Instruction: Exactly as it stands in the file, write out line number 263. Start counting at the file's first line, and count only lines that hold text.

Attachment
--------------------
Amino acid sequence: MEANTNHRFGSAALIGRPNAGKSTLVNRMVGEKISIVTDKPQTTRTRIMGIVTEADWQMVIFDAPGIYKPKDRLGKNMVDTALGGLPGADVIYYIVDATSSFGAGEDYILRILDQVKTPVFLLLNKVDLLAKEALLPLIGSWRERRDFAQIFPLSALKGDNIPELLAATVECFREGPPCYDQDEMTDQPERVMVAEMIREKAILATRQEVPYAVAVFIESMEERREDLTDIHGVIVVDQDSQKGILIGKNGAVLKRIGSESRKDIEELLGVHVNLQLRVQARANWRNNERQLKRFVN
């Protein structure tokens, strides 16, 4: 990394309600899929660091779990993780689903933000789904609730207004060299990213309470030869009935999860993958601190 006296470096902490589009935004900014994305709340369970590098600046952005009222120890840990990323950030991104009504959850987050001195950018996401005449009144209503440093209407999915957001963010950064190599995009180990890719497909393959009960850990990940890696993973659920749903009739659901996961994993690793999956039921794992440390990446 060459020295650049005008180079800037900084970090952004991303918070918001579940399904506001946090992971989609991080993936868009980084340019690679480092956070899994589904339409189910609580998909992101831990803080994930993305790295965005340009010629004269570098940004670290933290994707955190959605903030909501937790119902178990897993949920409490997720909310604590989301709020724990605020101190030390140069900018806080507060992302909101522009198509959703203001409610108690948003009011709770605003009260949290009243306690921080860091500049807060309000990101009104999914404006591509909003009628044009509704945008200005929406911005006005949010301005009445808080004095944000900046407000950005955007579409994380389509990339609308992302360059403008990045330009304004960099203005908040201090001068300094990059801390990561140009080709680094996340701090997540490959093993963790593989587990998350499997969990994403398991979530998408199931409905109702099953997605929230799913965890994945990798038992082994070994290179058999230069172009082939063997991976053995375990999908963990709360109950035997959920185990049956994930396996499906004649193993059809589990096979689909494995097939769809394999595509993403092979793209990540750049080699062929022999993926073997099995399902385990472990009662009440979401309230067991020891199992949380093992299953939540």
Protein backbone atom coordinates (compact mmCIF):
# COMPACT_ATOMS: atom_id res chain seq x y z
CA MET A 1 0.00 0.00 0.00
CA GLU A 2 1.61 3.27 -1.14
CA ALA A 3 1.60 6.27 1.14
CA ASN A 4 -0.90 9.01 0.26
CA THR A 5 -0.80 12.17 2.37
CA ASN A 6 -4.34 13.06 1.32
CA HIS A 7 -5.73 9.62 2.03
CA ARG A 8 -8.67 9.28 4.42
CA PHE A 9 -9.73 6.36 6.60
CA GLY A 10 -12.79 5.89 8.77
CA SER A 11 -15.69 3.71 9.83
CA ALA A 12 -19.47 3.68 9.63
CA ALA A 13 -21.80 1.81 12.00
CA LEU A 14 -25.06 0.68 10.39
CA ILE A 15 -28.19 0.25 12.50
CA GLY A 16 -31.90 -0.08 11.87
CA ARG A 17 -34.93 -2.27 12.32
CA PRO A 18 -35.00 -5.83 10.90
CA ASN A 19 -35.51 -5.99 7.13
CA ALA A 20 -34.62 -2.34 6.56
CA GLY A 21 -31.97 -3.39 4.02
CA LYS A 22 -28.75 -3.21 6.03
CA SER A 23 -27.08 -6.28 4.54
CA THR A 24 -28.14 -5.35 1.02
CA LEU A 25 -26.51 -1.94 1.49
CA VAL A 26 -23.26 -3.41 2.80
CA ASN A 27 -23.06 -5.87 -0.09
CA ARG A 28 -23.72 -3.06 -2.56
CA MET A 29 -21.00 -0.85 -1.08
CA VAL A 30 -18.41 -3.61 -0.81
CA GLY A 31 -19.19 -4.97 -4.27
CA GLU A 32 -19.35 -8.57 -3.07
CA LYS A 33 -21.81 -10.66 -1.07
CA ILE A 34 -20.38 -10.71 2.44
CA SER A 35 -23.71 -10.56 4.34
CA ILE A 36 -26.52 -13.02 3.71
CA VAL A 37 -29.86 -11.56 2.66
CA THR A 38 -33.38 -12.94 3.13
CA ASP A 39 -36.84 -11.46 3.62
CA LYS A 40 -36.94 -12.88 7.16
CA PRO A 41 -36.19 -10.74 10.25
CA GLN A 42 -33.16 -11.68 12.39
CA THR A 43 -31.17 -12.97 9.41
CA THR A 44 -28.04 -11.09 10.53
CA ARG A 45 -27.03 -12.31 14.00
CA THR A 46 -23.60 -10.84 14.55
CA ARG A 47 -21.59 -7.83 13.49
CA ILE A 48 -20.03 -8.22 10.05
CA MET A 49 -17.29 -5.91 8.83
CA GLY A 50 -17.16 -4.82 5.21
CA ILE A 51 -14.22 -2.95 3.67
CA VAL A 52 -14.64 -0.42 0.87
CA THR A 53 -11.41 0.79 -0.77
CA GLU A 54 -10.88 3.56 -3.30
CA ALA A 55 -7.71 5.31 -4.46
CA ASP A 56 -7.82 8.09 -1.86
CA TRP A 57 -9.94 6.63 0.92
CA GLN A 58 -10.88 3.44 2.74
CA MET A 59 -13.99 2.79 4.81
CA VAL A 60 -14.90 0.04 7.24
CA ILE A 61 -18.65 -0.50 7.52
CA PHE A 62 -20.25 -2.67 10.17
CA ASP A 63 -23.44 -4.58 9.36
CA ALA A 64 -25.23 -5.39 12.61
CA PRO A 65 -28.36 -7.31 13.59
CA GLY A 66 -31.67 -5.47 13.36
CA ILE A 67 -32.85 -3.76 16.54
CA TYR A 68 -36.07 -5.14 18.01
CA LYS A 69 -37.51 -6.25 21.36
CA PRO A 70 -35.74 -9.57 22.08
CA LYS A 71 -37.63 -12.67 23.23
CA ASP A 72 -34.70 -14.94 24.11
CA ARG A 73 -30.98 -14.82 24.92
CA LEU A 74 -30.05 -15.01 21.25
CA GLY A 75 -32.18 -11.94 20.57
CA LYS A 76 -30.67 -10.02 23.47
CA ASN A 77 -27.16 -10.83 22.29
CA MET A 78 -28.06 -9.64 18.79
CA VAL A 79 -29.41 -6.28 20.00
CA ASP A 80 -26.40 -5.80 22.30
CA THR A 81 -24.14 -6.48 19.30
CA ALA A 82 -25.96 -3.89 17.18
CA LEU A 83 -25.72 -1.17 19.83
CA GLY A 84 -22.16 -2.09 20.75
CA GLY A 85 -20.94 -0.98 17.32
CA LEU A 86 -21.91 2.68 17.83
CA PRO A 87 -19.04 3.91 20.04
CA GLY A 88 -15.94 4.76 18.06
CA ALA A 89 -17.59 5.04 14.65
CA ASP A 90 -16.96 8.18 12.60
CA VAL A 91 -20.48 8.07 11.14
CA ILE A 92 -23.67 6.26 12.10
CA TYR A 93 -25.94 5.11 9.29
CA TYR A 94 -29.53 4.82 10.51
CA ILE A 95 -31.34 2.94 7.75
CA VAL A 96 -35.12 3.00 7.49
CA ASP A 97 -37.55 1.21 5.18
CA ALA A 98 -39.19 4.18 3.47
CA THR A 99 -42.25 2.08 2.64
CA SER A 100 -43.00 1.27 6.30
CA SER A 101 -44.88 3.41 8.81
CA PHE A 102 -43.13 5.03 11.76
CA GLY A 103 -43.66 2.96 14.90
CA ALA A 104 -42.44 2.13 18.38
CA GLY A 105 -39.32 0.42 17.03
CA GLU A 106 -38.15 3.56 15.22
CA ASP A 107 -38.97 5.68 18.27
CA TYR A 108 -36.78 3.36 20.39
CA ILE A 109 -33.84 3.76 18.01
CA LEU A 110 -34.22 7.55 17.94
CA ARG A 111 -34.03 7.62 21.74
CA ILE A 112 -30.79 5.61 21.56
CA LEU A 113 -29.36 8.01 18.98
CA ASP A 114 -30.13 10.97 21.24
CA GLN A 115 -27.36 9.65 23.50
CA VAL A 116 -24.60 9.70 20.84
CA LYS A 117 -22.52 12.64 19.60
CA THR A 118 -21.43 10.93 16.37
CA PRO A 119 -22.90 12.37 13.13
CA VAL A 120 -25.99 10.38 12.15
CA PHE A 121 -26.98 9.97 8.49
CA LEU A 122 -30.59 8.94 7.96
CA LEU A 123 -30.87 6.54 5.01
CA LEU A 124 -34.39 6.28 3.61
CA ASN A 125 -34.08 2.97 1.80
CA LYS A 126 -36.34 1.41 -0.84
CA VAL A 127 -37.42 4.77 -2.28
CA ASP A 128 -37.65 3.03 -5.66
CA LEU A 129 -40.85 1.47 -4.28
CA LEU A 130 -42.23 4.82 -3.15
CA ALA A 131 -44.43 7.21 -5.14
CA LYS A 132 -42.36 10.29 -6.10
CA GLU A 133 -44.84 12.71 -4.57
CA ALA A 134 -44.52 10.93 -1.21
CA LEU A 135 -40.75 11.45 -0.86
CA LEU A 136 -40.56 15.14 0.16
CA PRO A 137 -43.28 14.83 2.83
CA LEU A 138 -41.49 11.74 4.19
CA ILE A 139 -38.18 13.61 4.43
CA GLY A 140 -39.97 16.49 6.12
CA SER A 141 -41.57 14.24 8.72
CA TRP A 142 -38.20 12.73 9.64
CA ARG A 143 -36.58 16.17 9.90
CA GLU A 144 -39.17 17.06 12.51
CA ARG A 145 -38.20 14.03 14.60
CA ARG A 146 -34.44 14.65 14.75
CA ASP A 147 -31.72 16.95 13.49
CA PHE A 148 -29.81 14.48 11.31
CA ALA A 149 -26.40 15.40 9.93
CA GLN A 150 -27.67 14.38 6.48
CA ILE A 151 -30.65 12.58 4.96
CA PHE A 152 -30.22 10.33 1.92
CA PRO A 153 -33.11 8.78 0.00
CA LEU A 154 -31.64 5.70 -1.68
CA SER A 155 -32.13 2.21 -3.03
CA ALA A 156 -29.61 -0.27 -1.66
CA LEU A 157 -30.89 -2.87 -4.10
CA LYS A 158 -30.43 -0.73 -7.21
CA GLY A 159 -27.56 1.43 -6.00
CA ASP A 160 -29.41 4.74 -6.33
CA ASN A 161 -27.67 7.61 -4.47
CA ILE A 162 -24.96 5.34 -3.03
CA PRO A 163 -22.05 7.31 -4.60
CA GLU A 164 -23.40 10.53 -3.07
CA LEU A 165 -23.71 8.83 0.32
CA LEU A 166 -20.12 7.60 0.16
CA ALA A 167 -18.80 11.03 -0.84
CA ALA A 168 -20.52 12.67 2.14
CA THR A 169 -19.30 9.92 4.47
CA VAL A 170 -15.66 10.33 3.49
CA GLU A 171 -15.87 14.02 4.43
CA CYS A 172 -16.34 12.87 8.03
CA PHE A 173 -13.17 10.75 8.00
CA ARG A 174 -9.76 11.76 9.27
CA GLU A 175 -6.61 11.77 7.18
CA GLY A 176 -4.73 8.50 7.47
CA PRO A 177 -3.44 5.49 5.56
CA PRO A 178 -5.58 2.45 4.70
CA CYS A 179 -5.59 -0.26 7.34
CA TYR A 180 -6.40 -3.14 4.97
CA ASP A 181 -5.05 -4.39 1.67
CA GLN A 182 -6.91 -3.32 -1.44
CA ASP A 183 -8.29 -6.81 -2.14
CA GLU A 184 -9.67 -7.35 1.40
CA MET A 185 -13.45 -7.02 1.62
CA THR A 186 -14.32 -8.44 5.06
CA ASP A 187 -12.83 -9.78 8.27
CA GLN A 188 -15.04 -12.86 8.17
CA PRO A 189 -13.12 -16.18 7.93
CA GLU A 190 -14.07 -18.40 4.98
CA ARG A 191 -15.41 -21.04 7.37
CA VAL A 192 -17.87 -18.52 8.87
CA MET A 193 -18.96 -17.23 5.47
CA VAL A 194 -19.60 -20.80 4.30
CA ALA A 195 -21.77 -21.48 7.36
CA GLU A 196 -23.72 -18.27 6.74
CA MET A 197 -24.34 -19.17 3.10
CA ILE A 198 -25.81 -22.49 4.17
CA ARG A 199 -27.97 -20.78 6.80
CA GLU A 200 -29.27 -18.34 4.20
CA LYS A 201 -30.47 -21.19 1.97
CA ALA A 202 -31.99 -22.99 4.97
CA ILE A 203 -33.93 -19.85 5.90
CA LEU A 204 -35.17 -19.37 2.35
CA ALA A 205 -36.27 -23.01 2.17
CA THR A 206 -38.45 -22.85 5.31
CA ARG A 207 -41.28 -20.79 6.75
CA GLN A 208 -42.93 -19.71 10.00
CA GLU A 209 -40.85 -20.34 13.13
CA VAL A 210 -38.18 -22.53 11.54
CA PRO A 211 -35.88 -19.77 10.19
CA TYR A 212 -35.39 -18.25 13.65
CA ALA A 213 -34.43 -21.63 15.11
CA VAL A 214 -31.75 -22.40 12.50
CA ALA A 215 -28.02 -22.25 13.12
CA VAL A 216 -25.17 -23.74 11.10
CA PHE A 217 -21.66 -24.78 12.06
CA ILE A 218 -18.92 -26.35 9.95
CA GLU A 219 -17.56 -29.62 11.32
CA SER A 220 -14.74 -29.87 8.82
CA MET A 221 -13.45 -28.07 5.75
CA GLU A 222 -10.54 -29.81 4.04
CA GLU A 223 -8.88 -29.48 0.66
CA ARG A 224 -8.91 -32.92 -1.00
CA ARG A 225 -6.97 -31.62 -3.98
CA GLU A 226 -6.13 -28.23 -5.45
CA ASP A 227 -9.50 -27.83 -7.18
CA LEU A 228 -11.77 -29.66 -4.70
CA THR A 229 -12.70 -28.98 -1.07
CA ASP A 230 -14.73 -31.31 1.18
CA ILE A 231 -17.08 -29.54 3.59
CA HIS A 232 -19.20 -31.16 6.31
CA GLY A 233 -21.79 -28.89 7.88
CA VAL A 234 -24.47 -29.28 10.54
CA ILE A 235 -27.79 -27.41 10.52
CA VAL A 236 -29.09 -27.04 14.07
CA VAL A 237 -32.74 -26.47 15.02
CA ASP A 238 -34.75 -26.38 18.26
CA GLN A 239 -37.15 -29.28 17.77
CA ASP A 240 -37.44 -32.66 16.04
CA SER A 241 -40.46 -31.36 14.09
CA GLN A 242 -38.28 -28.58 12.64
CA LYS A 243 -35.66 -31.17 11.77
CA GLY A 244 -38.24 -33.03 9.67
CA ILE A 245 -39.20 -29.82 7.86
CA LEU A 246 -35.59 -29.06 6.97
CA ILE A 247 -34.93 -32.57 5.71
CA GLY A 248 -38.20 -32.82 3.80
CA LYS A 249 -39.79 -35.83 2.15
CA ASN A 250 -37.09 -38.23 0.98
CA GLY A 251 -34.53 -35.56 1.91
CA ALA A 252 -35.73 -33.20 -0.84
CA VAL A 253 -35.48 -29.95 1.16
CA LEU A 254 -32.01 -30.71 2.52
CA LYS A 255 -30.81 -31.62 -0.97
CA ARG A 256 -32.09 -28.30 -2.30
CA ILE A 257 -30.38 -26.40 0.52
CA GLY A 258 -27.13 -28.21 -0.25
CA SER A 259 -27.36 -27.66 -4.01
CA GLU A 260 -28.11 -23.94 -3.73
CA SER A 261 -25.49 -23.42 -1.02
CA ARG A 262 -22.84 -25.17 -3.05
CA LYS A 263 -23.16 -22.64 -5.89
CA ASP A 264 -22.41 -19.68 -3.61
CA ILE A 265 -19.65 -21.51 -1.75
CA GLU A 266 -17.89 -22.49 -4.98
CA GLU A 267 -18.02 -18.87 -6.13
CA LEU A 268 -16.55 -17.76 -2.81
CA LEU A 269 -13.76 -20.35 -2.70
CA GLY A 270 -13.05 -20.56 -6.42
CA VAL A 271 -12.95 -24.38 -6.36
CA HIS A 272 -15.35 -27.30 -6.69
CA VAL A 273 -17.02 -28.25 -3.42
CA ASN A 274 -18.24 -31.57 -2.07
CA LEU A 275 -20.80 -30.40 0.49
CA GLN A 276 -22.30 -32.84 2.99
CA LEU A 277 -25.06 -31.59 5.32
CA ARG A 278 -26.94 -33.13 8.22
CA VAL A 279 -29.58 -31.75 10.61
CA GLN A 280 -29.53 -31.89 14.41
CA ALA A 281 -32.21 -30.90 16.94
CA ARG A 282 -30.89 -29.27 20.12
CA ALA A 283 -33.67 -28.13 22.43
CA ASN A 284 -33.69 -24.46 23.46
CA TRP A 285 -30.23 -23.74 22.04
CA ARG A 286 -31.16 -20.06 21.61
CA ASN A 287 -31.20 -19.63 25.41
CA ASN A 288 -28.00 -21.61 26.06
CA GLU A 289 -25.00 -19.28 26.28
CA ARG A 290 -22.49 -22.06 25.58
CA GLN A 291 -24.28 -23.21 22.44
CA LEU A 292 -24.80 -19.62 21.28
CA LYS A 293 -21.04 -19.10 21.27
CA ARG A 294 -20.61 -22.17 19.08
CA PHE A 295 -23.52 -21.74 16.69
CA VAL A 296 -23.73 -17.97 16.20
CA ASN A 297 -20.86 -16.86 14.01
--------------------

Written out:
CA SER A 259 -27.36 -27.66 -4.01